Personal perspectives

How do you maintain passion as a Science teacher?

Four minutes
Ryan Breeze Monday, July 30th, 2018

Let’s face it, Science is awesome.

Find anyone who has ever asked ‘why?‘ about the world and you don’t have to go deep into their psyche to find a tiny mad scientist eager to take a screw driver to the world and look under the hood.

Look even further and you will probably find someone who once saw what is there, who wants to tinker a little to see if they can make it work better or even do something else with it entirely.

Science is exciting — it is about pushing back the boundaries of what is known and diving deep into the abyss for the sole reason that ‘we don’t know what’s down there’.

Which is why, to be honest, Science textbooks, as some of my students are fond of saying, sometimes ‘suck’!

Don’t get me wrong, I am in no way a good enough teacher (yet!) to be able to pull exciting lesson after lesson from thin air. I, like many teachers before me, have raced into the staff room, grabbed a teacher’s edition of the textbook and thanked the gods of high school that there is a nice simple experiment, with a full methodology written out that I can photocopy and hand out to the class. Awesome! They even often have what results to expect.

But, on those rare occasions when I actually have enough time to prepare properly for class, I think a textbook can really kill your passion for the field.

I didn’t fall in love with Science for it to be a cook book for me. Sometimes much of it goes along the lines “Add X to Y and you will get Z.”

As my students would say ‘Great, wonderful. I can follow instructions. Isn’t that awesome!’ (I draw your attention to the heavy dose of sarcasm there.)

No wonder the students become obsessed with grades, tests and assessments – which are really the only ‘unknown’ left to them.

To them, Science is conveyed as a ‘done product’ — where is the excitement, where is the exploration? This is why I love project based learning in Science!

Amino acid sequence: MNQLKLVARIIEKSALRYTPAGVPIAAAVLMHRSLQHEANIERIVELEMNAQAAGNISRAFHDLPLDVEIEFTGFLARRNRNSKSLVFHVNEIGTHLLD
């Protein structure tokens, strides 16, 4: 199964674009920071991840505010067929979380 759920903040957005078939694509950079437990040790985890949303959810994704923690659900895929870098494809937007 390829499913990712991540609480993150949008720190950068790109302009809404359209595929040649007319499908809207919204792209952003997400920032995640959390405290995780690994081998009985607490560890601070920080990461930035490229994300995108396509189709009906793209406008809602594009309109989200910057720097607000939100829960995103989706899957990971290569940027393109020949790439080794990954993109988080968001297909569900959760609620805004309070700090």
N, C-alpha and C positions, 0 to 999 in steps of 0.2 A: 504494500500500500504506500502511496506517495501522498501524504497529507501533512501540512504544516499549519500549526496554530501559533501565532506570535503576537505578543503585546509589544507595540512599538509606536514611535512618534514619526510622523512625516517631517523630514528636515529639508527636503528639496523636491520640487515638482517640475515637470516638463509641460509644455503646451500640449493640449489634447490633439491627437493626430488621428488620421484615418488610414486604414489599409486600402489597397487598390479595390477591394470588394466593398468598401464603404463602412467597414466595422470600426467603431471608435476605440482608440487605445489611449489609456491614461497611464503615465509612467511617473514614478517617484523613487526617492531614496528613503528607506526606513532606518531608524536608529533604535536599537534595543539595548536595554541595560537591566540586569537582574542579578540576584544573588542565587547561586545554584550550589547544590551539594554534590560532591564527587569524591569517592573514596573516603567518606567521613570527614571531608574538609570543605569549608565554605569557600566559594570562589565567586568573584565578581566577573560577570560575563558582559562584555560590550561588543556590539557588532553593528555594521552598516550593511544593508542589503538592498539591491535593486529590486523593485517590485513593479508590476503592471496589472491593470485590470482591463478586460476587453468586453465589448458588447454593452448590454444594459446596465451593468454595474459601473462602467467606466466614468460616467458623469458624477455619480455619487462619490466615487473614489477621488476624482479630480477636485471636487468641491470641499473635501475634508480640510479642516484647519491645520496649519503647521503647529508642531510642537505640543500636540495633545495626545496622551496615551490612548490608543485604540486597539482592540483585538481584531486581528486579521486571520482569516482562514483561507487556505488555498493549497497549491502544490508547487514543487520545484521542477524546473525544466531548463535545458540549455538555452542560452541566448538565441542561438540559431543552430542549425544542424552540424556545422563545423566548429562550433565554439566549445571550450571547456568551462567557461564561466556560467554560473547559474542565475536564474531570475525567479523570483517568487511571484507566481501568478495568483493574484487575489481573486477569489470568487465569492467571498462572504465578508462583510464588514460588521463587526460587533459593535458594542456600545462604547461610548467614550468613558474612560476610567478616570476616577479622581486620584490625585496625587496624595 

Project based learning — for those of you who don’t know — is where the learning occurs within a paradigm of student investigation to real questions, problems or challenges.

You can see that this approach overlaps strongly with areas such as inquiry based, problem solving and probably 100 other different pedagogies.

It really doesn’t matter what you call it though, in Science the whole point is to bring back the concept of the unknown, of exploration and creating new knowledge rather than simply learning facts and figures. It is awesome!

Using Project based learning, I have had kids designing and building bee hotels, creating new and exciting ways to breed edible insects, using fungus as not just a food source but also a building material, programming weather stations and even attacking ooblecks with baseball bats to see just how ‘solid’ they get!

It hasn’t been all smooth sailing though. Building a project from scratch is tricky, particularly when you have never done it before.

For me, it has been a rather steep learning curve and it has taken a while to realise that you can’t simply just implement projects as part of your lesson plans.

The students need to learn how to run a project and to be honest, I needed to learn how to teach how to run a project.

I am still not 100% sure how you go about doing that, there is a lot of theoretical material out there and not a lot of practical instructions. Is it just me or does educational research really seem to avoid anything ‘evidence-based’?

But hey, delving into the deep unknown is what being in Science is all about.

That, and getting to wear the sweet lab coats!

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